Travel Illinois: Champaign
If champagne calls to mind fun times, celebrations and fond memories, it’s no wonder the town that shares a name with the bubbly drink has the same effect.
Located in East Central Illinois, Champaign is a city that’s pulsating with cultural, educational, and recreational opportunities that compel visitors to come back again and again. Here are our best recommendations for your next visit to the Champaign area.
Have a Ball
Catch a flick or watch a play at the newly renovated Virginia Theatre, a historic landmark owned and operated by the Champaign Park District. Built in 1921, the timeless 1,525-seat Virginia Theatre continues to entertain citizens and visitors to Champaign as it has done for more than 80 years.
Once a thriving vaudeville house, The Virginia Theatre boasts extraordinary architecture. The exterior of the building is done in the Italian Renaissance style, while the interior offers a Spanish Renaissance design.
Another impressive entertainment venue is Assembly Hall at the University of Illinois at Urbana-Champaign. Praised as one of the two largest edge-supported domes in the world, the massive 17,000-seat arena hosts Broadway shows as well as top-of-the-line entertainers such as Pearl Jam and Kenny Chesney.
Prefer classical tunes? Plan to attend a performance at the Krannert Center for the Performing Arts, also located at the University of Illinois at Urbana-Champaign. The stunning center encompasses two city blocks and is home to the Champaign-Urbana Symphony. It features an elegant lobby, a gift shop that sells fine arts, a café and four main theaters, the most famous of which is the acoustically superior Foellinger Great Hall.
If you’re more in tune with sports than with Beethoven, catch the Fighting Illini in action at a University of Illinois basketball game. Don’t forget to wear your orange and blue.
See the attractions
Nearly everybody knows the words to the lovesick ’80s ballad “Can’t Fight This Feeling Anymore.” But not everybody knows that REO Speedwagon, the rock group that took the hit song to No. 1 in 1985, had its roots right here in Champaign. In honor of the city’s famous natives, Main Street between Chestnut and Neil Streets was officially named REO Speedwagon Way in 2001.
Take a hike through West Side Park and the captivating Prayer For Rain sculpture and fountain will surely catch your eye. Sculpted by Edward Kemeys, the sculpture was first dedicated to the City of Champaign in 1899 and depicts an American Indian, a panther, and a deer keeping watch over the park. The historic artwork was restored and rededicated to the city in 1999 for its 100th anniversary.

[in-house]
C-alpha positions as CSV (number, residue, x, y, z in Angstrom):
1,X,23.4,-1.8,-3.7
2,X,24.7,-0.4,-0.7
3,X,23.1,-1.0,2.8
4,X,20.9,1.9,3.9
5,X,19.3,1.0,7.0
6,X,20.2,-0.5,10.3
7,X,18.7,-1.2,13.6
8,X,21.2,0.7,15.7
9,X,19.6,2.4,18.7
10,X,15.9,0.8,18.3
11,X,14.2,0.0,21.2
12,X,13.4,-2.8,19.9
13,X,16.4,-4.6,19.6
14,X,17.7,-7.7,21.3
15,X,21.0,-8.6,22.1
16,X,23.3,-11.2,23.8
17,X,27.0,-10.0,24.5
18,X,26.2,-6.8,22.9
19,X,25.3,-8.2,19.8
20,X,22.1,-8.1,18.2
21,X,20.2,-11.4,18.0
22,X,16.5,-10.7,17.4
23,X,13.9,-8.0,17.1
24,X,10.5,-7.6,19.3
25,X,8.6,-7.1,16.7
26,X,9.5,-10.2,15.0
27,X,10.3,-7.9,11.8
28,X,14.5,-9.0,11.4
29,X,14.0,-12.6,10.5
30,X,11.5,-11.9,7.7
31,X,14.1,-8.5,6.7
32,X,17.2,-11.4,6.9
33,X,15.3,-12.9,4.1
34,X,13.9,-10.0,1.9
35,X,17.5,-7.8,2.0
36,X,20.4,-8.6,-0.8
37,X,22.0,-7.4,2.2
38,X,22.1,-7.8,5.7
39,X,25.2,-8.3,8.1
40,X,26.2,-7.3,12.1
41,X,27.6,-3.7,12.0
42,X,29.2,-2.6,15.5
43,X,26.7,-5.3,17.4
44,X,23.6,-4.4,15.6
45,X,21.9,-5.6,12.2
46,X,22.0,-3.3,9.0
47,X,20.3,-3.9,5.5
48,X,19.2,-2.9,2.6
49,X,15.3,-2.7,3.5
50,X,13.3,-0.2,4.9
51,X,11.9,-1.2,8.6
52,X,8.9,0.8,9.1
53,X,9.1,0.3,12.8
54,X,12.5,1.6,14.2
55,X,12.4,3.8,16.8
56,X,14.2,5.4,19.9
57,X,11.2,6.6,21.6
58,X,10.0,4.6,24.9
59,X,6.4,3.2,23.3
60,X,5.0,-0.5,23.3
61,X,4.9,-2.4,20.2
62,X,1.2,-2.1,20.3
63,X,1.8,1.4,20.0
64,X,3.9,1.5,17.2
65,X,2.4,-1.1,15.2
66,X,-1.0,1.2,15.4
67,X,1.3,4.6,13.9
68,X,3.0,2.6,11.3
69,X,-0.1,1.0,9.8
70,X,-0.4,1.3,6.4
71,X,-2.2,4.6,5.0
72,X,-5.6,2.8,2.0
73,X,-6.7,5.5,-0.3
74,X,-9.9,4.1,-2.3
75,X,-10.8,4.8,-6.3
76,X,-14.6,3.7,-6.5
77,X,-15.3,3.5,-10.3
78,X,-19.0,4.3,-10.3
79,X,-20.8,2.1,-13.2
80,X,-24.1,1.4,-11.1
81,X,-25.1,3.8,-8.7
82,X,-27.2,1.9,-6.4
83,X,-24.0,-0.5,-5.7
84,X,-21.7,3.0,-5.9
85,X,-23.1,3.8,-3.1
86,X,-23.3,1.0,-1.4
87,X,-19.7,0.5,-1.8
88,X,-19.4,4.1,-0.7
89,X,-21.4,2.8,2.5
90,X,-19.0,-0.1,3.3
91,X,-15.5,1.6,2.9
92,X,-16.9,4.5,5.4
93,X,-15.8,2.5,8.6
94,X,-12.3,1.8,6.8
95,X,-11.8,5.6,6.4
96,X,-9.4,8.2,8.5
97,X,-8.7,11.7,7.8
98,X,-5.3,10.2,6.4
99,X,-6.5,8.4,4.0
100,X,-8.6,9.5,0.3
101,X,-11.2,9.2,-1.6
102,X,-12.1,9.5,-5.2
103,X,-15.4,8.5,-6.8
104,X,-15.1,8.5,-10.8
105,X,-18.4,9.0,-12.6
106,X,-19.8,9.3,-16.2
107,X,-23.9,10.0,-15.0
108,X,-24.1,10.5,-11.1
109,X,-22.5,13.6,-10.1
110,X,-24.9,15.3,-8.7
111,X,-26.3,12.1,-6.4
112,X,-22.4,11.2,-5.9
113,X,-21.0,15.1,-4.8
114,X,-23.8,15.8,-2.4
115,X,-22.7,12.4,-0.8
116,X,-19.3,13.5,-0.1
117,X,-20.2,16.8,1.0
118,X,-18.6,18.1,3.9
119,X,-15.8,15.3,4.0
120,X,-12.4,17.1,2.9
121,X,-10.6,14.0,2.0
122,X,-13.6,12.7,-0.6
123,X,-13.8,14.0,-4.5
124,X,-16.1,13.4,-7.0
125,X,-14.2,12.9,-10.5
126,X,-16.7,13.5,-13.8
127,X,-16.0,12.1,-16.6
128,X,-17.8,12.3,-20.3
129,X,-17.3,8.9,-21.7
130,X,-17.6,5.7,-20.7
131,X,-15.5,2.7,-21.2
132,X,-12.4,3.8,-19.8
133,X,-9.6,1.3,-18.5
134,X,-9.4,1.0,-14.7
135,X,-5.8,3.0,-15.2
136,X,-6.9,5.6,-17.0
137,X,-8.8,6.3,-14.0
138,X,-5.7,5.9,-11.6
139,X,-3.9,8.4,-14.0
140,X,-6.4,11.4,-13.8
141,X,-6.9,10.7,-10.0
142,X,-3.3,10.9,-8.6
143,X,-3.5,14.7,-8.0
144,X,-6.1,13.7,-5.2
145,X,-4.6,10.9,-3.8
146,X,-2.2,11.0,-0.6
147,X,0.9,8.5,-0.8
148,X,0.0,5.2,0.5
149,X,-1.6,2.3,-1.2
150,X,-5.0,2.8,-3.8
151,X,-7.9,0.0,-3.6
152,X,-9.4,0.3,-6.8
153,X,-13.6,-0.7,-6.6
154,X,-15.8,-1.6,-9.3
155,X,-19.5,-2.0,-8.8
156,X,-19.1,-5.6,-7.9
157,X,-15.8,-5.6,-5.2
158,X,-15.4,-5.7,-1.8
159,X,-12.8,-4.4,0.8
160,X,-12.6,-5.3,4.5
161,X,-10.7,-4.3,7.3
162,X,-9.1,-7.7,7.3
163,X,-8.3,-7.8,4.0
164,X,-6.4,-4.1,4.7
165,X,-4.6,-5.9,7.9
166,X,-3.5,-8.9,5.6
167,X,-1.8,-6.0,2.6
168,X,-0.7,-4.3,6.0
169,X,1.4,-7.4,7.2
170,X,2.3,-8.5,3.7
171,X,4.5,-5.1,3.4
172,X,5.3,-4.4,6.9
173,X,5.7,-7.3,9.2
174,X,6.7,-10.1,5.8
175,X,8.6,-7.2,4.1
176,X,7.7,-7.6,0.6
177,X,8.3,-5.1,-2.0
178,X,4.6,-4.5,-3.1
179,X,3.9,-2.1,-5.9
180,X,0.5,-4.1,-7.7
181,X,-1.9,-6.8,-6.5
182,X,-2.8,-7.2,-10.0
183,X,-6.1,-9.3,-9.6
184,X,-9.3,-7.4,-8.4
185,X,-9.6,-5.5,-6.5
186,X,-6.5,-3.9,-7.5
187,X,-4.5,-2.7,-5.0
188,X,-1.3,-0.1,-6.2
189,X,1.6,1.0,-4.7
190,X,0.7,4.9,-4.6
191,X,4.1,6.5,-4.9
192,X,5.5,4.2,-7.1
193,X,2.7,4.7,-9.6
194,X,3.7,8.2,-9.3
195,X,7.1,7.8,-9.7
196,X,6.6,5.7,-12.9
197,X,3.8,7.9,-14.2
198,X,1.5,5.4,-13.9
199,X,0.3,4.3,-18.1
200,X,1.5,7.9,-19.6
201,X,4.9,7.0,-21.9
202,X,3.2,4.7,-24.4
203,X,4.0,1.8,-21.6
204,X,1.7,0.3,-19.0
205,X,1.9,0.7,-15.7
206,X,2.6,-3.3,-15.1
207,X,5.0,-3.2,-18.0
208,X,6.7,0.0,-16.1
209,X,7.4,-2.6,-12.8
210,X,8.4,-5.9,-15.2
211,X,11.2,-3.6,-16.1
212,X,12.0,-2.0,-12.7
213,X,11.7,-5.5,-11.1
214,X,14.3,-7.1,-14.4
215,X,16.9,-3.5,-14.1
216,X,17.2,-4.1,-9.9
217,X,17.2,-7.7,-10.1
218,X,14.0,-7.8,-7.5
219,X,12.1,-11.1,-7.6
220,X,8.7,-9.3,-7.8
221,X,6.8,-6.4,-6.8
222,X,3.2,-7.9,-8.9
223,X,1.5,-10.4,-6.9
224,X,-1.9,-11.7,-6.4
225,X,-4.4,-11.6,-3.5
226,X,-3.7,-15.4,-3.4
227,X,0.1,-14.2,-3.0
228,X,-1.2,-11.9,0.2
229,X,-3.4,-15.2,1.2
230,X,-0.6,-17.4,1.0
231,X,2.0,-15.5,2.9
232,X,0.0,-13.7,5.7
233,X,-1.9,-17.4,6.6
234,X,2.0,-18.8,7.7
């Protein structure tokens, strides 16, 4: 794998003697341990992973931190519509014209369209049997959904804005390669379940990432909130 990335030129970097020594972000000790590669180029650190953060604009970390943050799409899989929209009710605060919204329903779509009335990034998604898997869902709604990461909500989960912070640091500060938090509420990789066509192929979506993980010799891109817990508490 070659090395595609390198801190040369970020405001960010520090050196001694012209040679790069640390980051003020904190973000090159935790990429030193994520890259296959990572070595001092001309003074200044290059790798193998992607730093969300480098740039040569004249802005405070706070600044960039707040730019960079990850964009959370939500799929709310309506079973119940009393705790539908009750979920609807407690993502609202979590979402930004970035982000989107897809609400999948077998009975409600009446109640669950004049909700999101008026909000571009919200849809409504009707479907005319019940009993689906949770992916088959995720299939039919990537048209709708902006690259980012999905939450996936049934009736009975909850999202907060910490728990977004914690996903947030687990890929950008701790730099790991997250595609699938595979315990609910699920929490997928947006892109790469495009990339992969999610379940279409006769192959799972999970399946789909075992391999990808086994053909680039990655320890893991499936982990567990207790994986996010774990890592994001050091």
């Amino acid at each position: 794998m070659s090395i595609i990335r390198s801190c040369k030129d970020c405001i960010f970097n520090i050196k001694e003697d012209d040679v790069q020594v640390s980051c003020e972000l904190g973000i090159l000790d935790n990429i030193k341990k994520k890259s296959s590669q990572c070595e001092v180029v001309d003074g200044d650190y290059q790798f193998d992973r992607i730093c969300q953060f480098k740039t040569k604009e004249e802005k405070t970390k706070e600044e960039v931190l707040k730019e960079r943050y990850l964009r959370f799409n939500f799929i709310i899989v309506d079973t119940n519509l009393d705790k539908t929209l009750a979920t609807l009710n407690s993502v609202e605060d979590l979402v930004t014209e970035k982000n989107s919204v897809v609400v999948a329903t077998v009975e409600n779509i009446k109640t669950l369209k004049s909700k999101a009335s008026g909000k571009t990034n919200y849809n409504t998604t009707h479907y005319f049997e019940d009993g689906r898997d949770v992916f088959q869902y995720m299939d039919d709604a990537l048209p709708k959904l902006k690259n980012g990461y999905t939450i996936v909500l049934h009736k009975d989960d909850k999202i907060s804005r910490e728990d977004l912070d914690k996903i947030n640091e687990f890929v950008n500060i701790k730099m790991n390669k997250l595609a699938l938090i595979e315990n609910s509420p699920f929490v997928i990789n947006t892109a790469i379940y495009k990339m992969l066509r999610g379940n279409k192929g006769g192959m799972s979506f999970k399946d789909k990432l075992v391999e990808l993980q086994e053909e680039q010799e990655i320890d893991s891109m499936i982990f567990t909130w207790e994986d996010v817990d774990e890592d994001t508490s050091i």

Then venture over to the Wandell Sculpture Garden in Urbana, where large-scale pieces sit along a three-mile trail that doubles as a pathway for walkers and bikers.
Take the kiddos to the Orpheum Children’s Science Museum for a day of fun learning. Housed in Champaign’s 1914 Orpheum Theatre, the museum offers kids of all ages the chance to manipulate levers and pulleys, work as a blacksmith in the Miniature Castle, and come face-to-face with turtles, tarantulas, and even hissing cockroaches.
Taste exotic coffees from around the world at Columbia Street Roastery, where the owners are dedicated not only to producing flavorful coffees but also to educating customers about the faraway people who grow the coffee beans. The roastery offers a monthly tasting event called “Sit & Spit” when the public is invited to learn about the different coffees that originate in places such as Africa, Indonesia and South America.
If reading is more your cup of tea, be sure to drop in Jane Addams Book Shop, an antiquarian bookstore in downtown Champaign. Open since 1984, Jane Addams Book Shop carries out-of-print titles, used books, vintage postcards, old photographs, and other jewels from the past. Simply put, it’s a bookworm’s paradise.
Search for treasures at Carrie’s Antiques & Jewelry, a nifty little shop overflowing with vintage clothing, retro furniture, linens, tableware and toys. You never know what you’ll find at Carrie’s.